Findings suggest coast redwoods are experiencing range-wide drought effects, and point to actions needed to ensure forest health
In one of the most comprehensive surveys of coast redwood forests to date, scientists at Cal Poly Humboldt found that the range is drying due to warming temperatures and the trees are showing increased effects from droughts.
The study, published in the December 2022 issue of Forest Ecology and Management, is part of a long-term research partnership with Save the Redwoods League, called the Redwoods and Climate Change Initiative. The program seeks to understand how redwoods are responding to rising temperatures, hotter droughts, high-severity wildfires and other factors associated with a changing climate.
Lead author Stephen C. Sillett and team climbed 235 coast redwood (Sequoia sempervirens) trees in 45 locations spanning the species’ range from Big Sur, California to the Oregon border. They measured each tree from base to top and took core samples of the trunks at regular height intervals noting landscape position and climate factors. Tree cores were then processed and crossdated by Cal Poly Humboldt Dendrochronologist Allyson Carroll.
Drought inhibited redwood tree growth
Of all the stressors associated with climate change, the research team found that drought has the most influence on redwood tree growth today. For the first time, the researchers observed that coast redwoods are increasingly sensitive to drought across the entire range.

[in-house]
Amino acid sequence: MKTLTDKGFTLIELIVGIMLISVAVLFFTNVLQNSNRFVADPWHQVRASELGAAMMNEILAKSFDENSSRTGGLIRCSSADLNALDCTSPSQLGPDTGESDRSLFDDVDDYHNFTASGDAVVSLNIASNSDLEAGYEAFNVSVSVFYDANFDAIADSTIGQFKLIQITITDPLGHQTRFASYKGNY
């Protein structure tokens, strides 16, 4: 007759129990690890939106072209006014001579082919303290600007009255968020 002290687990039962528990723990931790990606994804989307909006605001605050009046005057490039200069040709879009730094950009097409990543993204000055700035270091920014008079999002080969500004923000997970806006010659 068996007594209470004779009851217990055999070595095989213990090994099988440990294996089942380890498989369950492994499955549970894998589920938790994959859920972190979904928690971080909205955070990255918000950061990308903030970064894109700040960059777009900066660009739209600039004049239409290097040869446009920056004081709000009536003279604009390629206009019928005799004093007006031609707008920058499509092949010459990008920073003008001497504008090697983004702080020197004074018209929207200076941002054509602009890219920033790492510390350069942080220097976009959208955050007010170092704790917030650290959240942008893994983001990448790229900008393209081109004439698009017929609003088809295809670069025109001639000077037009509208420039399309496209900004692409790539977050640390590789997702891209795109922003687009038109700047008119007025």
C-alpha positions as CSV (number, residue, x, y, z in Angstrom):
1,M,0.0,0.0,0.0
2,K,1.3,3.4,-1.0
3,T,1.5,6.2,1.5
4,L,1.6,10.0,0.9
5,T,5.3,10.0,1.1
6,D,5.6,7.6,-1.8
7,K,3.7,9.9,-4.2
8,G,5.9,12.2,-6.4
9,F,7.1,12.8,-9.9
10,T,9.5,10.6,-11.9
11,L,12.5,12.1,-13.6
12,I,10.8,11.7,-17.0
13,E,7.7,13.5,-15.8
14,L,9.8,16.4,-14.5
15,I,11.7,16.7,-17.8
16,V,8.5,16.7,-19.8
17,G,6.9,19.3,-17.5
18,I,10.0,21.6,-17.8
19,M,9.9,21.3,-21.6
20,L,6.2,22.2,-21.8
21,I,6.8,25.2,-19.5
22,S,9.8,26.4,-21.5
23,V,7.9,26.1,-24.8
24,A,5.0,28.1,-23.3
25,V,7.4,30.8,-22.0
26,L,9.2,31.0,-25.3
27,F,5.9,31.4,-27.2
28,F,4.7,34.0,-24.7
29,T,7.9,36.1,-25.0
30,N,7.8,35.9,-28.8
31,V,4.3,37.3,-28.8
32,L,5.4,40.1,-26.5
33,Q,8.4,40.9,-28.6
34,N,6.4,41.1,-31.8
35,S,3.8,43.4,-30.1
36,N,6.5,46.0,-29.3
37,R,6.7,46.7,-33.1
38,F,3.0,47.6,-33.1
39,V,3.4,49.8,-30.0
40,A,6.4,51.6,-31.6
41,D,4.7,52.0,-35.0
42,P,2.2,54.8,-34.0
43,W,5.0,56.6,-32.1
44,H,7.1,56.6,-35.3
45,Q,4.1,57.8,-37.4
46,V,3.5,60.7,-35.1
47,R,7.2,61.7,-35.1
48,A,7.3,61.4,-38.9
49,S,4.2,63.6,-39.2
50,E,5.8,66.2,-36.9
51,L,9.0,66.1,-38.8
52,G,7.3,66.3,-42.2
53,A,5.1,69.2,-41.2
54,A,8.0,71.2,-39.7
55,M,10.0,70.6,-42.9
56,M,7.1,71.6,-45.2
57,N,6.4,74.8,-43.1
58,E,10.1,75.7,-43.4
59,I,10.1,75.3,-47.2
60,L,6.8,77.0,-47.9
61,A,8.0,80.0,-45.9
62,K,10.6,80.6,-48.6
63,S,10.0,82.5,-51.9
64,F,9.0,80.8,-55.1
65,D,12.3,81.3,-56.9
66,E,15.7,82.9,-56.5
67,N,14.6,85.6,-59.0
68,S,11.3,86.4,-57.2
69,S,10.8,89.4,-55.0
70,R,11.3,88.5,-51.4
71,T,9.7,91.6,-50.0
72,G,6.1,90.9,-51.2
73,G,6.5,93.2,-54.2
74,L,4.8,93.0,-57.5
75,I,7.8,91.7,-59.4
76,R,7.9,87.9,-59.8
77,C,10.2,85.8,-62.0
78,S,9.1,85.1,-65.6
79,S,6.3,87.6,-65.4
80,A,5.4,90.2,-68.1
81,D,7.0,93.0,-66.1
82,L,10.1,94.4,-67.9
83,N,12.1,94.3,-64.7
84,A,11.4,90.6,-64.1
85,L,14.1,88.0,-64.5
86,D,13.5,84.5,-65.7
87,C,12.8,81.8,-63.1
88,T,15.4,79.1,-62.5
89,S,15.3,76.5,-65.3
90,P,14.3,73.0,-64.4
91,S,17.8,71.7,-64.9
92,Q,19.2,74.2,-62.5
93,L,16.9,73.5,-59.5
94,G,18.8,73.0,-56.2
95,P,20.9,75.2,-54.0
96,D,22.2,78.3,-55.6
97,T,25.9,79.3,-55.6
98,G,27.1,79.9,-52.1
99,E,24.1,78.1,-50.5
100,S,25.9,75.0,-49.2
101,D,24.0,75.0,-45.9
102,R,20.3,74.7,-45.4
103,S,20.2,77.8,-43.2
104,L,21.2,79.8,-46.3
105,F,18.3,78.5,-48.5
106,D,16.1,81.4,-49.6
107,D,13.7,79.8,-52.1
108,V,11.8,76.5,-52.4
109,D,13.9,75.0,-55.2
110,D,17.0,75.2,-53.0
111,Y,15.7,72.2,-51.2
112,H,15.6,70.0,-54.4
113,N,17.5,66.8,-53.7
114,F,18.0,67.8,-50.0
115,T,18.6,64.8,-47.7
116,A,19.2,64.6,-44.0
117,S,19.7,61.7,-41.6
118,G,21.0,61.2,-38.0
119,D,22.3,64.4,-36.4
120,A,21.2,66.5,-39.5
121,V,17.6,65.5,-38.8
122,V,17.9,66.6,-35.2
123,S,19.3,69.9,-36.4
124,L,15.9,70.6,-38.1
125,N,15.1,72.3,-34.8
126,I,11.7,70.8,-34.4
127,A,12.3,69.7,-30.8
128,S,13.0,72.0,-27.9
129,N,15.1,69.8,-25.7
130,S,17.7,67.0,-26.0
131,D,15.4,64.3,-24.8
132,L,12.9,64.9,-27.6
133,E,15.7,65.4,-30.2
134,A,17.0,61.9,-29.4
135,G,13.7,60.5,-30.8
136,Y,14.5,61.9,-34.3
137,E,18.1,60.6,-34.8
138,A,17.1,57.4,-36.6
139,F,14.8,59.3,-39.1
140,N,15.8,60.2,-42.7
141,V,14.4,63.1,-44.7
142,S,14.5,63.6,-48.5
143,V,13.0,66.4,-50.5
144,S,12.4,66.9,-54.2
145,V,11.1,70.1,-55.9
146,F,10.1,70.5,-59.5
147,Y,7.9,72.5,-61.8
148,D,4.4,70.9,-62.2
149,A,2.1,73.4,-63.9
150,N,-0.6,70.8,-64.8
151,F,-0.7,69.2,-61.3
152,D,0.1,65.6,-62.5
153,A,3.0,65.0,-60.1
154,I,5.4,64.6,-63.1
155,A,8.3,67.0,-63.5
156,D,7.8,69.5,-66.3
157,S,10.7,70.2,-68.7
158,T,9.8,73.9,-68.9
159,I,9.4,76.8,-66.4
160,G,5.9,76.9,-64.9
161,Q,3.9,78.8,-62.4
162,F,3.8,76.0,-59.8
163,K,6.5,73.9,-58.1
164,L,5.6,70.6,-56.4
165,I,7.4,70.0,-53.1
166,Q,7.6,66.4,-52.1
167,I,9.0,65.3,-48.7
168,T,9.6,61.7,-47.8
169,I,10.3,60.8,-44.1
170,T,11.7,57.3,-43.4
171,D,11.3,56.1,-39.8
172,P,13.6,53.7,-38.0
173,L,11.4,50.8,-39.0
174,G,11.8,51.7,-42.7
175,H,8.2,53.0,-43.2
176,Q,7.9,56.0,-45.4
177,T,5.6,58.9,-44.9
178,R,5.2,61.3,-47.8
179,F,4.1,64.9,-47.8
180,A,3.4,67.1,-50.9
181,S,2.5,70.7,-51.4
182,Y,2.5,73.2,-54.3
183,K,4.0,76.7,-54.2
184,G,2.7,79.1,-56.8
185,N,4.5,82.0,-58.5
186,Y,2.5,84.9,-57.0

Redwoods in the northern part of the range receive more rain and summer fog, but after 3 consecutive years of drought (2012-2014), redwoods north of Shelter Cove, California (approx. 40° latitude) experienced a steep decline in growth efficiency.
The drought effect was even greater in southern forests. In areas to the south of Shelter Cove, California, growth declined steadily during drought years. Within two years (2016-17), drought conditions lessened, and the range showed signs of recovery, however, trees in Santa Cruz (37° latitude) and to the south did not recover at all during that time.
When growth declines, heartwood durability increases
While the decrease in growth due to drought seems concerning, researchers found another drought response that seems beneficial. They found that when increased nighttime temperatures inhibited the redwood trees’ growth and wood production, the trees would use excess sugars to make heartwood fungicide instead.
The trees’ decay-resistant heartwood provides durable organic material to build up on branches and trunks, which then can be used by numerous other organisms that live on and in redwood trees. These features help to create the structural complexity we find in the coast redwood forest canopy, that beauty we associate with ancient redwood forests. This canopy complexity, in turn, promotes biodiversity, and this recent research has shown that the largest, oldest trees contain the most structural complexity while hosting the bulk of arboreal life.
Heartwood production, fungicide content and structural complexity are higher in old-growth forests than in previously-harvested forests throughout the range. This means secondary forests, or forests that have been logged before, are less biodiverse and less effective at long-term carbon sequestration. And all of this underscores the need to not only protect old-growth forests, but to set previously-harvested forests on the path to becoming old forests once again.